There is much online about Lewy's and there is much on Facebook, and in fact one many HAS it and lectures around the country on it, has a Facebook Page to help others, and functions quite well with early Lewy's. None of the dementias are easy. Everyone's story is unique. Do what research you can online and definitely join the Lewy's pages on Facebook.
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Reply to AlvaDeer
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Kookie23 Dec 30, 2019
Thank you!! I'll keep researching as much as I can.
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How old is your husband? What symptoms is he having that makes you feel it is LBD? Has there been a significant change in him in the past 20 months?
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Reply to Monica19815
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Kookie23 Dec 30, 2019
He's 65.
I've said that there are days I feel he's 'faking' it! I know it sounds ridiculous. But...... there are days I know he's not faking it. I don't really feel it's memory. His is cognitive, reasoning, thinking, thought process etc.
He shuffles his feet, lil hunched over , and a very slight shake in his hands. He's very emotional, cries at the drop of a hat. Gets angry easily and will tell someone off in a second or try and go after them. Seconds later, you'd never know that anything happened. He's not working or driving per doctors suggestion. He's angry and resentful about that. He no longer can hunt either. He has very clear past memories. His health is good. Tires easily. He had all the testing and they said Alzheimer's........I'm just confused. Either way I feel it's definitely dementia, his mother had Alzheimer's. Which one he has has, I'm just not sure. I could go on ... Thank for all input.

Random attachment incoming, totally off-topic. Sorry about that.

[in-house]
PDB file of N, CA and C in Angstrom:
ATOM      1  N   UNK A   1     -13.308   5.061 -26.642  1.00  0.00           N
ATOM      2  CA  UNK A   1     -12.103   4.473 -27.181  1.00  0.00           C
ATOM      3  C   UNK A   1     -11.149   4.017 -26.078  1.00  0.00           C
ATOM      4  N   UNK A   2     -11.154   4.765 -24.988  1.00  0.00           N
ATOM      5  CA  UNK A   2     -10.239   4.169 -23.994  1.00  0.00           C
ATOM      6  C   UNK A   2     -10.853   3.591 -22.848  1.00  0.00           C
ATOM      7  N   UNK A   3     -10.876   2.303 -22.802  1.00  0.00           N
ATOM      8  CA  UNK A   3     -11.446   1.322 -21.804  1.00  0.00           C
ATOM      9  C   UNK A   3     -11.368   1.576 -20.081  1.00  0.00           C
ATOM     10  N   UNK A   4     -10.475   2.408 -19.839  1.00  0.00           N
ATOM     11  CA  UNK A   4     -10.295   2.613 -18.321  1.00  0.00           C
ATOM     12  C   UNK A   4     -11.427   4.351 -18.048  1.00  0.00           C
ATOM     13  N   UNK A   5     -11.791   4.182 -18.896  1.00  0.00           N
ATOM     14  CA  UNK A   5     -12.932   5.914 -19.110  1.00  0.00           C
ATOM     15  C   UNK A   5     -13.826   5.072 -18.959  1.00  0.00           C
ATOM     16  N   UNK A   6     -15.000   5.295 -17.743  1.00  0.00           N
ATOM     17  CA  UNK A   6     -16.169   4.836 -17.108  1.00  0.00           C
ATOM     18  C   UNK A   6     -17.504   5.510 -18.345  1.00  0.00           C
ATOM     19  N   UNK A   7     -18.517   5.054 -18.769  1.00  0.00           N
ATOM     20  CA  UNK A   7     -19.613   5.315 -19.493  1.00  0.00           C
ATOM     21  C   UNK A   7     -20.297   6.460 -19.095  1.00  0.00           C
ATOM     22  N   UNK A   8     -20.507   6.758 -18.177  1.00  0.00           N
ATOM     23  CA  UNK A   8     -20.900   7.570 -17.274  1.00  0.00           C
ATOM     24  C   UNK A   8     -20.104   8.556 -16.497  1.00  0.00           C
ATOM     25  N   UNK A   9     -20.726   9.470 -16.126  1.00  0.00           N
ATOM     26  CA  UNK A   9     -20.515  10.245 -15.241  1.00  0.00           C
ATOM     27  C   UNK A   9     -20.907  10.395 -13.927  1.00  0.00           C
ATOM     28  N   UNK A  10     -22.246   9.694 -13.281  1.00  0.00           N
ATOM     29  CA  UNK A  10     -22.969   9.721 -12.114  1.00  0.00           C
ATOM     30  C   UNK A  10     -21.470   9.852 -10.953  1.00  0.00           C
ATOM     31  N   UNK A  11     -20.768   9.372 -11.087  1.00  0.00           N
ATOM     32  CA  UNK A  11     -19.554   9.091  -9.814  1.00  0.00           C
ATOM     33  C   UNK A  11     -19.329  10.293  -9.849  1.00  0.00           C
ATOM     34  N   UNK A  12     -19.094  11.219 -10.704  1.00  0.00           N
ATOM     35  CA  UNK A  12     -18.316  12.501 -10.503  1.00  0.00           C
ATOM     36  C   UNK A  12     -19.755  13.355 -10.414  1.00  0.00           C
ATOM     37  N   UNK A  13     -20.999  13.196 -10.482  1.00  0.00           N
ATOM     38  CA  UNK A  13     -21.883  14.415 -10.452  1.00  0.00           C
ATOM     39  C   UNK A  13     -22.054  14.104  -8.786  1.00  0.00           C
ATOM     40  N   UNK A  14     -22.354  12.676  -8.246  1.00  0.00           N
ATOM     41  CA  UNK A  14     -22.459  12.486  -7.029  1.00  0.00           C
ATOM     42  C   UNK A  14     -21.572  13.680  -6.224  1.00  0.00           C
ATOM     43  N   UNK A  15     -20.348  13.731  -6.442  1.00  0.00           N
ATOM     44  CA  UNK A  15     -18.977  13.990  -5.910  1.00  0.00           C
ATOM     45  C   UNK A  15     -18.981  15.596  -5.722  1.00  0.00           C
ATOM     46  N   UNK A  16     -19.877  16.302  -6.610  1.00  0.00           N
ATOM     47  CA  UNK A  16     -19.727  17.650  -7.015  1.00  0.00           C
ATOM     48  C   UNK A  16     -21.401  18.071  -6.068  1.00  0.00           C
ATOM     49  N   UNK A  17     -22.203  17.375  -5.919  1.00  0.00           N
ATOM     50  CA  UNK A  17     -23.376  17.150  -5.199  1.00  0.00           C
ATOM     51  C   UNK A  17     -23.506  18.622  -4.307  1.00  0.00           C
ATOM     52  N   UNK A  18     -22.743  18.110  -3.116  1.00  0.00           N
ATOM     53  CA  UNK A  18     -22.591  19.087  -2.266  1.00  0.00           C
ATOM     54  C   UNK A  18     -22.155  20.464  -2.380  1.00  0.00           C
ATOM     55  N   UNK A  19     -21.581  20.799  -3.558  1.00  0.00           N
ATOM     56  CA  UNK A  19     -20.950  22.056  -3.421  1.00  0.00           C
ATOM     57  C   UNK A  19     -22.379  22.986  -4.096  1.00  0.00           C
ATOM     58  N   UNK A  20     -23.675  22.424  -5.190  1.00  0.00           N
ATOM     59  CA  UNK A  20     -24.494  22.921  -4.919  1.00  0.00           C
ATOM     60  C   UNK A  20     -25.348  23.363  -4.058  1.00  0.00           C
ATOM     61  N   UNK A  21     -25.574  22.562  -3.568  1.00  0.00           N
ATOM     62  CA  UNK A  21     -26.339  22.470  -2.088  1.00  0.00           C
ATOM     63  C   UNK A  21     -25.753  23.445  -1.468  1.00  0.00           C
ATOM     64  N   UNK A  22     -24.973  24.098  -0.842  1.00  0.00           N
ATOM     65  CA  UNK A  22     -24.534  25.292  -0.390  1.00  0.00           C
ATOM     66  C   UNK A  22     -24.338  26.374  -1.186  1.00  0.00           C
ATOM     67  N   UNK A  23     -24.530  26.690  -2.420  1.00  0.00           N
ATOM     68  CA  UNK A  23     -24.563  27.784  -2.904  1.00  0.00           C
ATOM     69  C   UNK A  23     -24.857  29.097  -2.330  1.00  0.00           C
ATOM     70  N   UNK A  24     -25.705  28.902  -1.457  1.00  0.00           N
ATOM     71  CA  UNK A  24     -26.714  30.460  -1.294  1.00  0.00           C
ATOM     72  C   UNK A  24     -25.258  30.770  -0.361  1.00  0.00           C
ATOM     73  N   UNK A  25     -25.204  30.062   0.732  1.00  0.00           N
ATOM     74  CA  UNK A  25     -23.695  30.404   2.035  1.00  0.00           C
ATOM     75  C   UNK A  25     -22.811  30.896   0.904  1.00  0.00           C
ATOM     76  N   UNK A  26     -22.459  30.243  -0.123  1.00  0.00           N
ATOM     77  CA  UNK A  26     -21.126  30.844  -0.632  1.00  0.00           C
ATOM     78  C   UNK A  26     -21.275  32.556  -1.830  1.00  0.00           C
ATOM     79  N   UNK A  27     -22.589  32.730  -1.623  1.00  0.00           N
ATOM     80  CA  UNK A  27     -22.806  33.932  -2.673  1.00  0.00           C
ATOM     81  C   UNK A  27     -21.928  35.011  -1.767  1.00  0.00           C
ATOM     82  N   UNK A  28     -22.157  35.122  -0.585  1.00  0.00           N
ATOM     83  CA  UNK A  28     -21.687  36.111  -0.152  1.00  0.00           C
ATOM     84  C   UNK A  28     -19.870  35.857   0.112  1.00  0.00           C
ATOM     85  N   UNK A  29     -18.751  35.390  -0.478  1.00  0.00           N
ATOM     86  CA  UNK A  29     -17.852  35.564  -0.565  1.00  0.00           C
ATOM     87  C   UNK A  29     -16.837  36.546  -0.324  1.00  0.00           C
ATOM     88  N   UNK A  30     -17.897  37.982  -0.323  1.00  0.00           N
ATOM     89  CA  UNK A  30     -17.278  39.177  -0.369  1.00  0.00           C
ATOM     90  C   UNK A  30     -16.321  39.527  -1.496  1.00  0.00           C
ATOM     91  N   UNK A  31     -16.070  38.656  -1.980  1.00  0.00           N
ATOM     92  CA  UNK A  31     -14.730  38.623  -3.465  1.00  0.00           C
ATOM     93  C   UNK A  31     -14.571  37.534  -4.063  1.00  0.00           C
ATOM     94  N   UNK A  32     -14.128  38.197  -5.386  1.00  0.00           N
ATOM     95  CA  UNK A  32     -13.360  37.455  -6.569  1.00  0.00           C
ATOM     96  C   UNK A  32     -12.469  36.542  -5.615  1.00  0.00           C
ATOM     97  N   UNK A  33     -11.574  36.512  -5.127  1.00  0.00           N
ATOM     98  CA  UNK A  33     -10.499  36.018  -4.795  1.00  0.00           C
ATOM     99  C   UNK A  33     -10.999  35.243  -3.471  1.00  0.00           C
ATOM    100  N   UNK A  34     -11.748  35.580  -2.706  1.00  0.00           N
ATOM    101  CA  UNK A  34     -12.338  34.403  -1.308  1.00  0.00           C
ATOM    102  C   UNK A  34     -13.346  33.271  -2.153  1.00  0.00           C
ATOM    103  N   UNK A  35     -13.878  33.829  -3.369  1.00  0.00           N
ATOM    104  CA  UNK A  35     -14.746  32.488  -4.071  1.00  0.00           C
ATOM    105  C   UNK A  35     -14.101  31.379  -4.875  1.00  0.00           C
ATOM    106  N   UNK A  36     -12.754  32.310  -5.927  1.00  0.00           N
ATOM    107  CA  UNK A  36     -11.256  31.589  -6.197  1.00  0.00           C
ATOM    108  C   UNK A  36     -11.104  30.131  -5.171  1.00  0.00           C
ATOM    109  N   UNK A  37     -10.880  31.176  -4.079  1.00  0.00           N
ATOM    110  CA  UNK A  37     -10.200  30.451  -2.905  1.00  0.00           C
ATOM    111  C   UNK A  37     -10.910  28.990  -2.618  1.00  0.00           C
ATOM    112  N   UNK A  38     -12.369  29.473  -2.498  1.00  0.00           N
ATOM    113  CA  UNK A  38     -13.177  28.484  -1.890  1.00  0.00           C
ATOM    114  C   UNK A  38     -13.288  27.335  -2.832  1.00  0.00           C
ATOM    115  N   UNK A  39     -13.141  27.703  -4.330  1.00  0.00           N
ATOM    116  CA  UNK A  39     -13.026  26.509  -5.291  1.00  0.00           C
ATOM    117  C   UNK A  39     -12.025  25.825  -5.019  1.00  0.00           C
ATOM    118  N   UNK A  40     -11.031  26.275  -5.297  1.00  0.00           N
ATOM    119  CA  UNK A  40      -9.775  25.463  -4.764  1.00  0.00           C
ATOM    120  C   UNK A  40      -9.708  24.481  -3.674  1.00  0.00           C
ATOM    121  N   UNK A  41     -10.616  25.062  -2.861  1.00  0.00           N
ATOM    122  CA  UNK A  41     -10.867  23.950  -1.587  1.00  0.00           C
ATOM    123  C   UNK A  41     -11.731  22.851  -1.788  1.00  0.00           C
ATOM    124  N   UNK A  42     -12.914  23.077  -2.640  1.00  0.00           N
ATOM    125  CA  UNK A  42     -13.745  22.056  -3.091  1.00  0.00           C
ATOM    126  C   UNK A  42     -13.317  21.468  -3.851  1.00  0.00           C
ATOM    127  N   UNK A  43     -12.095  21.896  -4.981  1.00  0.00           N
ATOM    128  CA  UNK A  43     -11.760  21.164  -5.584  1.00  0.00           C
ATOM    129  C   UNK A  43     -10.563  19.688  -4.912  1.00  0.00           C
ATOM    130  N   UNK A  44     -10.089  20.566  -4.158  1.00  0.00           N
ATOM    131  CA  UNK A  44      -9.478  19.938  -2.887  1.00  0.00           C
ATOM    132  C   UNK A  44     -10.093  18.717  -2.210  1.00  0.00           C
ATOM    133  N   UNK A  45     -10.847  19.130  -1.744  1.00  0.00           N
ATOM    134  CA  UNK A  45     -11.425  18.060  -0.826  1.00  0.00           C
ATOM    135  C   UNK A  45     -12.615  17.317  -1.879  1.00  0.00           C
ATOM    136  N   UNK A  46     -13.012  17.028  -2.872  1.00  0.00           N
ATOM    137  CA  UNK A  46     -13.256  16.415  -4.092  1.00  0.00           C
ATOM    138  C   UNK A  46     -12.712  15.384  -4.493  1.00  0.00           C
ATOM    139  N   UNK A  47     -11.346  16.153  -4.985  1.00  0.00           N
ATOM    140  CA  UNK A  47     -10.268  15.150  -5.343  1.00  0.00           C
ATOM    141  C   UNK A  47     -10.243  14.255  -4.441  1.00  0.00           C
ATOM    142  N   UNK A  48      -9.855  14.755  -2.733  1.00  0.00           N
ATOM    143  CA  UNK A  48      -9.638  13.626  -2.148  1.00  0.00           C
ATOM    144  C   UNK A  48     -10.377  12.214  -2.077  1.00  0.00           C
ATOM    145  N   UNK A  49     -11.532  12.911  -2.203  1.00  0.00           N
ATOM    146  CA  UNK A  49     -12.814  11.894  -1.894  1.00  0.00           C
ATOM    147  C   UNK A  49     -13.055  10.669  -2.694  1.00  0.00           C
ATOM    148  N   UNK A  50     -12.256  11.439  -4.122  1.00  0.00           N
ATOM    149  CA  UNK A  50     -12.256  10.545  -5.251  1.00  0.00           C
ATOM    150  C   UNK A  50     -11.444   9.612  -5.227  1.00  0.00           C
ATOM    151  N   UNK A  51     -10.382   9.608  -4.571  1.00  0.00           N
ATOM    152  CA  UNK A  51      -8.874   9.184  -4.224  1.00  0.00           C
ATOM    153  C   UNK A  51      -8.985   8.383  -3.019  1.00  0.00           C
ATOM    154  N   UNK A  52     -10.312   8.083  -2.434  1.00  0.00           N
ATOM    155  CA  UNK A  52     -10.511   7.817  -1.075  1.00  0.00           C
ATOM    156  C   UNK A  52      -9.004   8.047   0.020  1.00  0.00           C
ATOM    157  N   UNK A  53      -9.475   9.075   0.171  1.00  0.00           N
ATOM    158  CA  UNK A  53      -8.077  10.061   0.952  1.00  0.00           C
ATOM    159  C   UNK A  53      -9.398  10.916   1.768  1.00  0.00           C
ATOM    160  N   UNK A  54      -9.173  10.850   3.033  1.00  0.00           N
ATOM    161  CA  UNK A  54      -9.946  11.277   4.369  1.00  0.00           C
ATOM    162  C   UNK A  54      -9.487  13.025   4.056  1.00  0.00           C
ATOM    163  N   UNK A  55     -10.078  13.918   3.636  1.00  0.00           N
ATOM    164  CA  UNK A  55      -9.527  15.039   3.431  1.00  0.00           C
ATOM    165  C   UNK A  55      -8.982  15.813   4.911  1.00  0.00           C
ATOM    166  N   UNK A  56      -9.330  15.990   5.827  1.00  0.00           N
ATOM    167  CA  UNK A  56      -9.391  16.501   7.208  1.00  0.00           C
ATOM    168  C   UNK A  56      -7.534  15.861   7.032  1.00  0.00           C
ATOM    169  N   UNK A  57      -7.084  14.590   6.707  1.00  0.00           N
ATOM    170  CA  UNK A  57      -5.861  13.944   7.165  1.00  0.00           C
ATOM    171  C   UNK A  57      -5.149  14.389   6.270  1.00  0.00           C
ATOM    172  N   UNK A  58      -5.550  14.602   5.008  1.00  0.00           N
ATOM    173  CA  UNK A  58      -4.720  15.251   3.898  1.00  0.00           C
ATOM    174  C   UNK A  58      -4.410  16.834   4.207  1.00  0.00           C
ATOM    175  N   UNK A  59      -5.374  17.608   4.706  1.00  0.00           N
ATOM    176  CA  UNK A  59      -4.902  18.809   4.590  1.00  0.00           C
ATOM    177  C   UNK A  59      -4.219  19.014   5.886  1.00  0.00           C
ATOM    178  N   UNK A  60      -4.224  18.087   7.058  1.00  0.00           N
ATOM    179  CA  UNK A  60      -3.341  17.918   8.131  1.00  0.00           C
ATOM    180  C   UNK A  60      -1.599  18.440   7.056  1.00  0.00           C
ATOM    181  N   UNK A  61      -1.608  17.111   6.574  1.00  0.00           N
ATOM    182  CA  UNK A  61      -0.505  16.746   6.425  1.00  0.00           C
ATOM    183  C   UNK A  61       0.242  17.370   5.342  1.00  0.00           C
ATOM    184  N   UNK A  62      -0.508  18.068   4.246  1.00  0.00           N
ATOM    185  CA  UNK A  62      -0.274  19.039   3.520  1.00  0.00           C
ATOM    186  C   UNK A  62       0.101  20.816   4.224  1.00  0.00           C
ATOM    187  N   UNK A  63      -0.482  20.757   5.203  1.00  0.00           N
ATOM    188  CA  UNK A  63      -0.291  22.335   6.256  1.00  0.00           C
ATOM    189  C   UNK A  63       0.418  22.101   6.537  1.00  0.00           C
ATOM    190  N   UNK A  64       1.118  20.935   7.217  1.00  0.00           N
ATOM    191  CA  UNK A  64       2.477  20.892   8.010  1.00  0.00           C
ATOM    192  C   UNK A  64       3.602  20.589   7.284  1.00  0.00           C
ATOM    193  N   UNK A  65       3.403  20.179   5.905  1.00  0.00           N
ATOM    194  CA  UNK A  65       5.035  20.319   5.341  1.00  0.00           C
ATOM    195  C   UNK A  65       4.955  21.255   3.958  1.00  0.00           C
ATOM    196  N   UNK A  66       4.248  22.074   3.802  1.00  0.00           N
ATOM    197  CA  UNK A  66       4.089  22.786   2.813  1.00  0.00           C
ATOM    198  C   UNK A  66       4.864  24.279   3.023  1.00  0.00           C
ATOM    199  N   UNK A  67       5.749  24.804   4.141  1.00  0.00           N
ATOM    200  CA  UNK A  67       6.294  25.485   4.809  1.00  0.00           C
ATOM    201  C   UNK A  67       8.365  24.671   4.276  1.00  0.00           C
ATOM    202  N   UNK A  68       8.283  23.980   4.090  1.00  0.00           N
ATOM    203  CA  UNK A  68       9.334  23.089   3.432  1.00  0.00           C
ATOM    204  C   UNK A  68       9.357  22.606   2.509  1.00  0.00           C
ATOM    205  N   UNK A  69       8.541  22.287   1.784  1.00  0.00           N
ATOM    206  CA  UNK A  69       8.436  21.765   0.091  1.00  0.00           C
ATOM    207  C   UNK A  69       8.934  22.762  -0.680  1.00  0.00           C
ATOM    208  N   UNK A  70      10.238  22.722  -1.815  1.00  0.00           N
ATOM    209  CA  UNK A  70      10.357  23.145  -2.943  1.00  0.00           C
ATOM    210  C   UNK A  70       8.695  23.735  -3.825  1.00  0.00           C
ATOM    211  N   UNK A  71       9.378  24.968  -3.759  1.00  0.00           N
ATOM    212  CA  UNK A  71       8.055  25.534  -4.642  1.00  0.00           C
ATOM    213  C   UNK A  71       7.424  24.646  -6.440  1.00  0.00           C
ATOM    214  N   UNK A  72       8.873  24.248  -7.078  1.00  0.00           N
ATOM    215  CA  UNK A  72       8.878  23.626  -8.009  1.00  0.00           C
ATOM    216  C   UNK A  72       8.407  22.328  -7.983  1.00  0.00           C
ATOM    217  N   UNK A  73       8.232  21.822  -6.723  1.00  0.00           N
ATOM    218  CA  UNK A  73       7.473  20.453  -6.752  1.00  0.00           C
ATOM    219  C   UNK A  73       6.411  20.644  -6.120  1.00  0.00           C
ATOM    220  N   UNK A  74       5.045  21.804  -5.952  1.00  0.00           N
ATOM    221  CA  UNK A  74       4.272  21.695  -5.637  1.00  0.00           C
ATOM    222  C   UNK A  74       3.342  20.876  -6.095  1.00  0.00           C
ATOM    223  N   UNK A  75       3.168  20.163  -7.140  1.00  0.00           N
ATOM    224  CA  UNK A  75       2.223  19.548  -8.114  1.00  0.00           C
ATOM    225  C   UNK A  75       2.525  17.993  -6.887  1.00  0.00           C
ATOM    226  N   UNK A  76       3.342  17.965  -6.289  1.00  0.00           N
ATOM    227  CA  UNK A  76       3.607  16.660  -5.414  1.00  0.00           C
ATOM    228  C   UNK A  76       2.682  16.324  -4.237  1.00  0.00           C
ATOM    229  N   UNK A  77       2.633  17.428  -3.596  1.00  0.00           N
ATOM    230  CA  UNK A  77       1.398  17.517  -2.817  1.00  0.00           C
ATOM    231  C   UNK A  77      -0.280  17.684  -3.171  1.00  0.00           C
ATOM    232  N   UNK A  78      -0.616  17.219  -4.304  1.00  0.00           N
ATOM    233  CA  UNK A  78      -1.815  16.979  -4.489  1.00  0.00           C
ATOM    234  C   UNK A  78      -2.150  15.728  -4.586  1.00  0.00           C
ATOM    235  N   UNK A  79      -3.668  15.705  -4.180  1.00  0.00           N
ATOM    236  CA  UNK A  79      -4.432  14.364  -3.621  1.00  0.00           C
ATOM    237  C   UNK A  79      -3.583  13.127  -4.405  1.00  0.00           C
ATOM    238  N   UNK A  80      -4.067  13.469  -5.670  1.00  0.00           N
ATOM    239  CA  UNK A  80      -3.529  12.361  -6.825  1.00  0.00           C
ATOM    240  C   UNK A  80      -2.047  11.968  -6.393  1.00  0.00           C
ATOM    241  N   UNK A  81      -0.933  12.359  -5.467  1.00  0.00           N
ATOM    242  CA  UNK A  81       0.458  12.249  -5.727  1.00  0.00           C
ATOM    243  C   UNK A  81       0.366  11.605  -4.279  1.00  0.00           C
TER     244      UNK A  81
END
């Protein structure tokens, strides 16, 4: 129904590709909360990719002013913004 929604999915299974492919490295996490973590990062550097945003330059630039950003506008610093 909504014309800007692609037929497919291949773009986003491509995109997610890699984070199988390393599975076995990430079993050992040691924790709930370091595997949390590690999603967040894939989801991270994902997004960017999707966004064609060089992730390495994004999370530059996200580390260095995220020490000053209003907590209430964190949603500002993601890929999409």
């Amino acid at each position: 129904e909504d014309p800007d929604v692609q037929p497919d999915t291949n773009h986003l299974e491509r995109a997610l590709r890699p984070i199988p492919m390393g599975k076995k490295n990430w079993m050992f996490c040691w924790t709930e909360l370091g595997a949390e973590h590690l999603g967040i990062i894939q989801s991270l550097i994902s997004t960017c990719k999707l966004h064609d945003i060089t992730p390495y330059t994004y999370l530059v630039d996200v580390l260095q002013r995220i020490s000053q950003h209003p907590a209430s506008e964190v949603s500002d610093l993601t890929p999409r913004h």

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LBD is worse than Alzheimers, sadly.
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Upstream Dec 30, 2019
Not a very nice comment. It's pretty much the same animal just a different color. My dad was diagnosed with LBD. He lived in a memory care home and it seemed that ALL of the residents' lives were pretty lousy, no matter what type of dementia they were "diagnosed" with. BTW, the medical community cannot yet declare what type of dementia a person has until they die and an autopsy is performed. Autopsies are not typically performed on an ill elderly person. So, most of the time nobody ever knows what type of dementia the person had. My dad's various doctors threw out Alzheimers, Lewy Body, Parkinsons, Alcohol-related dementia, you name it.